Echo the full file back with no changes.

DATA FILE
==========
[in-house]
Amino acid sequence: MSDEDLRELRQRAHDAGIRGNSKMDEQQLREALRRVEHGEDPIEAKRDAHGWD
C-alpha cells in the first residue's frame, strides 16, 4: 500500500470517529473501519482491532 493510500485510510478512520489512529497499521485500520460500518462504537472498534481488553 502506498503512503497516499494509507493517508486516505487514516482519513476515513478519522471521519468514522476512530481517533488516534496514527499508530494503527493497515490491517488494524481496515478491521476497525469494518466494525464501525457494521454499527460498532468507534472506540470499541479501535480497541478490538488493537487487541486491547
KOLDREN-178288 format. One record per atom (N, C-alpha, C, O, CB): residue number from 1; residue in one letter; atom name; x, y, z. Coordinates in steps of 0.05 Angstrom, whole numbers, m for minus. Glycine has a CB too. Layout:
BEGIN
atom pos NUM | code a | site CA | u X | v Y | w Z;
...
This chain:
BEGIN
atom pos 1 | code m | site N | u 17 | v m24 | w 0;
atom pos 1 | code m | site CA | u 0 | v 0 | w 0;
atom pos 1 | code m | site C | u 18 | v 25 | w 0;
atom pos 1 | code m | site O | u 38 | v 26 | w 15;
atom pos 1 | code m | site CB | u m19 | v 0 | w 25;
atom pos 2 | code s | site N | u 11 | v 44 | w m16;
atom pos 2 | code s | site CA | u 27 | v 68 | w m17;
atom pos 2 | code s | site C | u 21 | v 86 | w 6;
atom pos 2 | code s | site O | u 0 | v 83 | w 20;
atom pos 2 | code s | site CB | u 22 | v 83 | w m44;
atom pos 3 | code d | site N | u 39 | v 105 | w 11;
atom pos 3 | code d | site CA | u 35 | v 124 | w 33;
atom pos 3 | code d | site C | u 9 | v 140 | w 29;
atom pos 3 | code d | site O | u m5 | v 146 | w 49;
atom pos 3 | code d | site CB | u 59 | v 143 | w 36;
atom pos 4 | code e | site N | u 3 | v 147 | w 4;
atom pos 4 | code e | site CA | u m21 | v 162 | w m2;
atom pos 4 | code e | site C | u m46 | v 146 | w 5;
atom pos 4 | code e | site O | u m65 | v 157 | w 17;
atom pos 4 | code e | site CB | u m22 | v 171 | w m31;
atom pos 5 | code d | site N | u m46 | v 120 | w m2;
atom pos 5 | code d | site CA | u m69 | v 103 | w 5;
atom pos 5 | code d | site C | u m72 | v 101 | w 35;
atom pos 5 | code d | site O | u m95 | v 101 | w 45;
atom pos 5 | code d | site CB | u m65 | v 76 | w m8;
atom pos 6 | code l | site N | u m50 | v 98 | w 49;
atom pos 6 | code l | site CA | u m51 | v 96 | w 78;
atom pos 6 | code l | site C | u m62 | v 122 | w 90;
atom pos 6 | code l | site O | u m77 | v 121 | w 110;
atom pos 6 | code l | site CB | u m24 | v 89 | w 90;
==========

[in-house]
Amino acid sequence: MSDEDLRELRQRAHDAGIRGNSKMDEQQLREALRRVEHGEDPIEAKRDAHGWD
C-alpha cells in the first residue's frame, strides 16, 4: 500500500470517529473501519482491532 493510500485510510478512520489512529497499521485500520460500518462504537472498534481488553 502506498503512503497516499494509507493517508486516505487514516482519513476515513478519522471521519468514522476512530481517533488516534496514527499508530494503527493497515490491517488494524481496515478491521476497525469494518466494525464501525457494521454499527460498532468507534472506540470499541479501535480497541478490538488493537487487541486491547
KOLDREN-178288 format. One record per atom (N, C-alpha, C, O, CB): residue number from 1; residue in one letter; atom name; x, y, z. Coordinates in steps of 0.05 Angstrom, whole numbers, m for minus. Glycine has a CB too. Layout:
BEGIN
atom pos NUM | code a | site CA | u X | v Y | w Z;
...
This chain:
BEGIN
atom pos 1 | code m | site N | u 17 | v m24 | w 0;
atom pos 1 | code m | site CA | u 0 | v 0 | w 0;
atom pos 1 | code m | site C | u 18 | v 25 | w 0;
atom pos 1 | code m | site O | u 38 | v 26 | w 15;
atom pos 1 | code m | site CB | u m19 | v 0 | w 25;
atom pos 2 | code s | site N | u 11 | v 44 | w m16;
atom pos 2 | code s | site CA | u 27 | v 68 | w m17;
atom pos 2 | code s | site C | u 21 | v 86 | w 6;
atom pos 2 | code s | site O | u 0 | v 83 | w 20;
atom pos 2 | code s | site CB | u 22 | v 83 | w m44;
atom pos 3 | code d | site N | u 39 | v 105 | w 11;
atom pos 3 | code d | site CA | u 35 | v 124 | w 33;
atom pos 3 | code d | site C | u 9 | v 140 | w 29;
atom pos 3 | code d | site O | u m5 | v 146 | w 49;
atom pos 3 | code d | site CB | u 59 | v 143 | w 36;
atom pos 4 | code e | site N | u 3 | v 147 | w 4;
atom pos 4 | code e | site CA | u m21 | v 162 | w m2;
atom pos 4 | code e | site C | u m46 | v 146 | w 5;
atom pos 4 | code e | site O | u m65 | v 157 | w 17;
atom pos 4 | code e | site CB | u m22 | v 171 | w m31;
atom pos 5 | code d | site N | u m46 | v 120 | w m2;
atom pos 5 | code d | site CA | u m69 | v 103 | w 5;
atom pos 5 | code d | site C | u m72 | v 101 | w 35;
atom pos 5 | code d | site O | u m95 | v 101 | w 45;
atom pos 5 | code d | site CB | u m65 | v 76 | w m8;
atom pos 6 | code l | site N | u m50 | v 98 | w 49;
atom pos 6 | code l | site CA | u m51 | v 96 | w 78;
atom pos 6 | code l | site C | u m62 | v 122 | w 90;
atom pos 6 | code l | site O | u m77 | v 121 | w 110;
atom pos 6 | code l | site CB | u m24 | v 89 | w 90;